This project will help delineate the true nature of antigens in antiphospholipid syndrome (APS). Application of this knowledge would accelerate the pace of basic and clinical research as well as benefit tens of thousands of U.S. patients each year. Primary APS in some severe cases leads to death via emergency venous thrombosis/embolism;and secondary APS compounds other autoimmune diseases such as lupus and venous thromboembolism. Women with APS are at higher risk for preeclampsia, preterm birth, and recurrent pregnancy loss. Great progress has been made in understanding APS, but there remains conflicting data and many questions. Diagnosis of APS is complicated due to the heterogeneity of types of autoantibodies produced and their specific target antigens. We propose Phase I research to better define the dominant phospholipid epitope(s) important in APS, recurrent pregnancy loss, and venous thrombosis. Our system uses pure synthetic phospholipids to create chemically defined homogenous surfaces towards the goal of determining pathogenic epitopes and characterizing the clinically relevant antibodies that bind to these determinants. We envision simplified and multiplex lab assays for rapid typing and quantification of anti-phospholipid antibodies in patients suspected of APS including specific biomarker signatures for obstetric, hemostasis, and other autoimmune conditions. Our four specific aims are: (i) Synthesize biotinylated phospholipids including a rare lipid implicated in APS (ii) Collect and bank serum samples from control, APS, recurrent pregnancy loss, and venous thrombosis patients (iii) Construct an ELISA to measure anti-monolysocardiolipin antibodies (iv) Multiplex important APS phospholipids to obtain disease-selective biomarker signatures from a single sample measurement Dr. Paul Neilsen, Ph.D. (Echelon Biosciences) is an experienced Principal Investigaator with more than ten years practice successfully combining lipid synthesis and biochemical assay development. Dr. D. Ware Branch, M.D. (University of Utah) is a world-renowned clinical researcher specializing in treating pregnant women who suffer from APS and recurrent pregnancy loss. With the addition of Dr. Matthew Rondina, M.D. the Co-Director for University Healthcare Thrombosis Services, the team is assembled and enthusiastically anticipates the opportunity to execute the project aims. This project and work will extend beyond the immediate funding period to have a positive impact on APS researchers, physicians, and patients suffering from these debilitating autoimmune diseases.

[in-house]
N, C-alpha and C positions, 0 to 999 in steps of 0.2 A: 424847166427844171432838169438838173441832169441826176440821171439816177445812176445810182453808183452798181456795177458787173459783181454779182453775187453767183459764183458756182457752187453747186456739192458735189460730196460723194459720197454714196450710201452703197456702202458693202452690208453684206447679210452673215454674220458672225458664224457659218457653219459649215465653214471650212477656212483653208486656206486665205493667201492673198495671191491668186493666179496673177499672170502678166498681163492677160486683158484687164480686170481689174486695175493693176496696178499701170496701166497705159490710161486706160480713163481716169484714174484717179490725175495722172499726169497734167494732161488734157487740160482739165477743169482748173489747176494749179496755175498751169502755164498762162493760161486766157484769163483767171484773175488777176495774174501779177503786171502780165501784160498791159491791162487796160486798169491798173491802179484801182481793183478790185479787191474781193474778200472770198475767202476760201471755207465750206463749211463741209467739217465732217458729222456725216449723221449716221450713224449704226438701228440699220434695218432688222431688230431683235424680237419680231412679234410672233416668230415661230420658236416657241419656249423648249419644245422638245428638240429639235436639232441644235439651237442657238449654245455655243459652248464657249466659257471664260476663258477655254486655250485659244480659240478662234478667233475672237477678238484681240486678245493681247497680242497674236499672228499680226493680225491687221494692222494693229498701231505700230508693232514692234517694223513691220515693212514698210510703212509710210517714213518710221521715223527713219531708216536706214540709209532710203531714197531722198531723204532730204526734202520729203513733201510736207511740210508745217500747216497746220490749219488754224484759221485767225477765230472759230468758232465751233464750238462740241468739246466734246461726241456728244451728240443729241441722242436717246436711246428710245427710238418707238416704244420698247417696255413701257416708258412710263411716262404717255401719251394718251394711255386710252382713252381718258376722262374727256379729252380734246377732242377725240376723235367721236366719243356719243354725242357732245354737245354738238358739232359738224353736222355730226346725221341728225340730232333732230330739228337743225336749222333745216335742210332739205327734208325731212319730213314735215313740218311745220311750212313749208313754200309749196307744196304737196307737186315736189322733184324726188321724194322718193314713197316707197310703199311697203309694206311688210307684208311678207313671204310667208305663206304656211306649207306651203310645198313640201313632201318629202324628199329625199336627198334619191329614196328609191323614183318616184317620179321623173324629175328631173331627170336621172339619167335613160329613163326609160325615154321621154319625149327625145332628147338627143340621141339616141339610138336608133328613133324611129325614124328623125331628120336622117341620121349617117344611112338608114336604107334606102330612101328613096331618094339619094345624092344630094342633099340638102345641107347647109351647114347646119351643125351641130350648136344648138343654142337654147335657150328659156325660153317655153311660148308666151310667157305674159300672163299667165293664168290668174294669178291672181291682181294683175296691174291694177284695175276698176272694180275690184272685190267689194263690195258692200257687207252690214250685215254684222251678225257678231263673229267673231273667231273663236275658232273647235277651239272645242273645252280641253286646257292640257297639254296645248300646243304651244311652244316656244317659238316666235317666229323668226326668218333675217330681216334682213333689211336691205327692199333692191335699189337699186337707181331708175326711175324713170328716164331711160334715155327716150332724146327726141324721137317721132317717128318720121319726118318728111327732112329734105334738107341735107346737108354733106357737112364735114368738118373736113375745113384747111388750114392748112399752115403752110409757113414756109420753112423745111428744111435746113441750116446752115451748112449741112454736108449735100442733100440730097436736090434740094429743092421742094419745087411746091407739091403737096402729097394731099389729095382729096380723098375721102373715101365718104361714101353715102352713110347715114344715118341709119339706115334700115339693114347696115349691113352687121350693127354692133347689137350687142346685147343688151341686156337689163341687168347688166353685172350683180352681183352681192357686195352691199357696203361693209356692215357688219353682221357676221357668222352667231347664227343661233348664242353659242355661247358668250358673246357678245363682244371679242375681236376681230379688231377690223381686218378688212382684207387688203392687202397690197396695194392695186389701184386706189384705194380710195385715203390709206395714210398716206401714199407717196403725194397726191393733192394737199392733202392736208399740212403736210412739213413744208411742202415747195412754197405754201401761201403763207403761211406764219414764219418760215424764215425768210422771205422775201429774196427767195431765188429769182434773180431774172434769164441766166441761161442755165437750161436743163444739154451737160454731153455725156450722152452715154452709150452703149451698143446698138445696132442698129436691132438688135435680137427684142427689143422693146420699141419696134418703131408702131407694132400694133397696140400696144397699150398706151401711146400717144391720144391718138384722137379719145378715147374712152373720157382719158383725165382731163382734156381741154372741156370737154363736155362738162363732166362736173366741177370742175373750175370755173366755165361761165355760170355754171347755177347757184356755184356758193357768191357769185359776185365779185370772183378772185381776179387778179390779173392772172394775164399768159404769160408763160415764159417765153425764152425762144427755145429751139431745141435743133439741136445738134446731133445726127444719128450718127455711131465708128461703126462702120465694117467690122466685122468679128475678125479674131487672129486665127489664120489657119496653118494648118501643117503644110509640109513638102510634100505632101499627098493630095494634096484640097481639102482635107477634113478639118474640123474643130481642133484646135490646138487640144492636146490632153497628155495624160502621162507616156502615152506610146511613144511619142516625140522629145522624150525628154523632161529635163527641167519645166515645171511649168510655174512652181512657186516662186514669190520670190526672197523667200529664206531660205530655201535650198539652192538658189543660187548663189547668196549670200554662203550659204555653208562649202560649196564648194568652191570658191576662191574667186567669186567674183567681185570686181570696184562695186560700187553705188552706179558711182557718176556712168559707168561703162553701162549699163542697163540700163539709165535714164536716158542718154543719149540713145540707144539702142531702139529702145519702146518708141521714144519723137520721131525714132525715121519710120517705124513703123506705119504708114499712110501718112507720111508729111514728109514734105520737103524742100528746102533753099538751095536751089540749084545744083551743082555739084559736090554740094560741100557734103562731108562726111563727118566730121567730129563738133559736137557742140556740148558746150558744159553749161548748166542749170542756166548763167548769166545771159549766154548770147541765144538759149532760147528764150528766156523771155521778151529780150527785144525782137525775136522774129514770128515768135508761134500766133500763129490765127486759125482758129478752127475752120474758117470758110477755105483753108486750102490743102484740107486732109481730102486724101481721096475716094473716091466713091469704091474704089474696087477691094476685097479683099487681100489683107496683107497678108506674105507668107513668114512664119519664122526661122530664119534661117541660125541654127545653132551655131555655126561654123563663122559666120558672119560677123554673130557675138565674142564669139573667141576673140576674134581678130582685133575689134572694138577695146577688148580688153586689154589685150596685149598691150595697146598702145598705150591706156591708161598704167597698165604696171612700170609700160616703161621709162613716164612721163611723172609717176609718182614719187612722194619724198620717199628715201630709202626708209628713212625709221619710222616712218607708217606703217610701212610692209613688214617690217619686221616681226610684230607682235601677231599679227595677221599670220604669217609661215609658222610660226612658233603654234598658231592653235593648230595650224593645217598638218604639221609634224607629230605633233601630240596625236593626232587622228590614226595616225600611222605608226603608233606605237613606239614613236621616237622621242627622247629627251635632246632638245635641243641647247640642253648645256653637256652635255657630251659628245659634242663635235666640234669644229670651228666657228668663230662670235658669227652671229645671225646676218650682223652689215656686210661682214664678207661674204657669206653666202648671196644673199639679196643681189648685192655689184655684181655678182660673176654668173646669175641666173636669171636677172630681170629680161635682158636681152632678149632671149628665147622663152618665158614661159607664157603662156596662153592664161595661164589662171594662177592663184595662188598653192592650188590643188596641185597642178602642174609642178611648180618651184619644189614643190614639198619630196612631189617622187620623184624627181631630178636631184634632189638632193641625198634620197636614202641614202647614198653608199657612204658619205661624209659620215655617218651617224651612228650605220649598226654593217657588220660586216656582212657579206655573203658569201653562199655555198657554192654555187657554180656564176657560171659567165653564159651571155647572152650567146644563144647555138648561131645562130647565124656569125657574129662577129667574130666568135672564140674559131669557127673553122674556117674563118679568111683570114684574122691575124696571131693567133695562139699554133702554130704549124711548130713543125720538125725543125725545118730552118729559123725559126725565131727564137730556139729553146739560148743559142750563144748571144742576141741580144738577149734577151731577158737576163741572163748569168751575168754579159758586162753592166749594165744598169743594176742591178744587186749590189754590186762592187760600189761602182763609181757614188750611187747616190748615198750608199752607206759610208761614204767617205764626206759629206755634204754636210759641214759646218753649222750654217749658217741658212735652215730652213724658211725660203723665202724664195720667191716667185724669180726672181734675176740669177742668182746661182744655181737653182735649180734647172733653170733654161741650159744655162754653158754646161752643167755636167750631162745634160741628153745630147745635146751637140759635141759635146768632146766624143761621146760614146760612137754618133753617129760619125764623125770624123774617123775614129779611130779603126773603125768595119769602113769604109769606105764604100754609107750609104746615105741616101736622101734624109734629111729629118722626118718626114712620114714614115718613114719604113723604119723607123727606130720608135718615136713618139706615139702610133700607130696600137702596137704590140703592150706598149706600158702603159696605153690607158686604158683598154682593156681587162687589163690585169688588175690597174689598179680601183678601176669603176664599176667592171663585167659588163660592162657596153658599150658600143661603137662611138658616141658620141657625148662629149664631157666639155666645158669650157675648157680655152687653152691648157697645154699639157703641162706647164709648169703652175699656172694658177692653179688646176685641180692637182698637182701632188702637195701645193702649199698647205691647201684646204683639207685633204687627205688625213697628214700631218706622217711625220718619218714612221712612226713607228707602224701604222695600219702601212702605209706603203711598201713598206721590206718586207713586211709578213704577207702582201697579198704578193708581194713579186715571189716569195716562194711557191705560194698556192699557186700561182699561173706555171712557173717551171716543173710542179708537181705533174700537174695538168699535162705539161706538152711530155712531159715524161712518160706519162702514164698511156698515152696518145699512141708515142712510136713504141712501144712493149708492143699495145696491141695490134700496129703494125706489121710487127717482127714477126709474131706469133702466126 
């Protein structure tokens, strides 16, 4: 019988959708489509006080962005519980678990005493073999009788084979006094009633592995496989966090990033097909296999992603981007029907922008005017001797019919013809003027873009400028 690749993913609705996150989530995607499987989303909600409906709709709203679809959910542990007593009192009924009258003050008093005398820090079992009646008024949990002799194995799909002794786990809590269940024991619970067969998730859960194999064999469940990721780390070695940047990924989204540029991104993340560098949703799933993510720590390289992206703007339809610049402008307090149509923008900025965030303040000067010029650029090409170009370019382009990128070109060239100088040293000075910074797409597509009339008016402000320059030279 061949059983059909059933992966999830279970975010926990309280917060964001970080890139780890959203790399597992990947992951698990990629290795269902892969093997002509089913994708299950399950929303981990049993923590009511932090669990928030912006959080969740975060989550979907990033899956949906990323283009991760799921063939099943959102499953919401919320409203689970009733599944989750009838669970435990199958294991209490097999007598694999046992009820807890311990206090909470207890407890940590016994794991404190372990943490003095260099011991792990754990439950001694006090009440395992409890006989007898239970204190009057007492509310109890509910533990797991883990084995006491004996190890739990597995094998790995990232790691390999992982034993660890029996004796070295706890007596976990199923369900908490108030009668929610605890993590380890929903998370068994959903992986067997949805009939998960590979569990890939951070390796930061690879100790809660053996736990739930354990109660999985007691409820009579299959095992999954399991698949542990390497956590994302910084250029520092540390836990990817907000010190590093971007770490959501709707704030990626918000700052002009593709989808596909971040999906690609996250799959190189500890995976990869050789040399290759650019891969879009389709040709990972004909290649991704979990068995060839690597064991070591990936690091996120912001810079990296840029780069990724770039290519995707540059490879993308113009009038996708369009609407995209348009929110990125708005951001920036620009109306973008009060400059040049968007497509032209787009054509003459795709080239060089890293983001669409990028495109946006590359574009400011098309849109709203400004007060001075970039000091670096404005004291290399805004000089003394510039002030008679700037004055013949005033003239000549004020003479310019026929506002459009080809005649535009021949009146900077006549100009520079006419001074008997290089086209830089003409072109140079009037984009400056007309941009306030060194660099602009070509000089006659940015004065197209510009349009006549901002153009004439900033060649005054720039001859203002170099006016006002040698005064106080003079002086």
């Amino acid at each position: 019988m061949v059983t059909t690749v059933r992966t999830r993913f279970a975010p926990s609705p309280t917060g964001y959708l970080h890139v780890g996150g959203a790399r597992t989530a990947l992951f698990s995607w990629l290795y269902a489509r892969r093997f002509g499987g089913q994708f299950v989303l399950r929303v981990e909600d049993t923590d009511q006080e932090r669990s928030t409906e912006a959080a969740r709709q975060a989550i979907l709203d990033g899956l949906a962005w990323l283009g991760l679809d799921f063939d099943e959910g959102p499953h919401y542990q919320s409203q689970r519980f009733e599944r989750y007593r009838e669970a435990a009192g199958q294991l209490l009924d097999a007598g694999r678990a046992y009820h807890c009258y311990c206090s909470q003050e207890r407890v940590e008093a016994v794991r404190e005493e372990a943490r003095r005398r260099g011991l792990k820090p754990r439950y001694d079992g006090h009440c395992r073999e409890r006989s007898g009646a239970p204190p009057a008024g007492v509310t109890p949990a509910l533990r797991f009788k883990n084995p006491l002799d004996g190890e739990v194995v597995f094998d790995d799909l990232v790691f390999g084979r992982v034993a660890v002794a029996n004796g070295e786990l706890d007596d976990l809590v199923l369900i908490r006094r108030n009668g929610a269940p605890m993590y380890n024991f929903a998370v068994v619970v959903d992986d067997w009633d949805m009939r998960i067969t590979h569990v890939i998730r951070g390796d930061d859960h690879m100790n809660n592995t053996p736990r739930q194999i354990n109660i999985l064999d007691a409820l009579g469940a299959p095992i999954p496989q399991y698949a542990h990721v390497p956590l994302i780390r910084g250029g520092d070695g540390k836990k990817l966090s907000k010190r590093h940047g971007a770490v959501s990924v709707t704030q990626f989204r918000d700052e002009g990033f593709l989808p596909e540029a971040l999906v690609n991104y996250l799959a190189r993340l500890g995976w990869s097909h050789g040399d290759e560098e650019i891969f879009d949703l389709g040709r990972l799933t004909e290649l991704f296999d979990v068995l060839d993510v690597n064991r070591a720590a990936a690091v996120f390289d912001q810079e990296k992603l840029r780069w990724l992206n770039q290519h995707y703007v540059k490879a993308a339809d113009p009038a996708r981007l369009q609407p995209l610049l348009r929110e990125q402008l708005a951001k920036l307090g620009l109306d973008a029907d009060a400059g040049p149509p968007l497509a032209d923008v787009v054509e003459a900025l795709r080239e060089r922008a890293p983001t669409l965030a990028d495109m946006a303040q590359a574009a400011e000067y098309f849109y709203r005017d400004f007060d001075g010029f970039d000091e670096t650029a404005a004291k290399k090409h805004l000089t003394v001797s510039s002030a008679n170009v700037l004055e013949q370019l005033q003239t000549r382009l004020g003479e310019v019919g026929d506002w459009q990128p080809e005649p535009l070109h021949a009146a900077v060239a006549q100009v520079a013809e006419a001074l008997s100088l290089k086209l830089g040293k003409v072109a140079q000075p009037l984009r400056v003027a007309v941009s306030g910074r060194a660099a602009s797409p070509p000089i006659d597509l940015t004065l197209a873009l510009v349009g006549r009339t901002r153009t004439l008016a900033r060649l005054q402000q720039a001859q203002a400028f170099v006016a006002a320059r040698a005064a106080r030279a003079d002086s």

Disorders arising from autoantibodies to phospholipids are a significant health burden especially in women and when combined with other autoimmune diseases. This project will help define the biochemical causes of antiphospholipid disorders and improve their diagnosis bringing better understanding and diagnosis to researchers, physicians, and patients.
|Freeman, Andrew L; Pendleton, Robert C; Rondina, Matthew T (2010) Prevention of venous thromboembolism in obesity. Expert Rev Cardiovasc Ther 8:1711-21|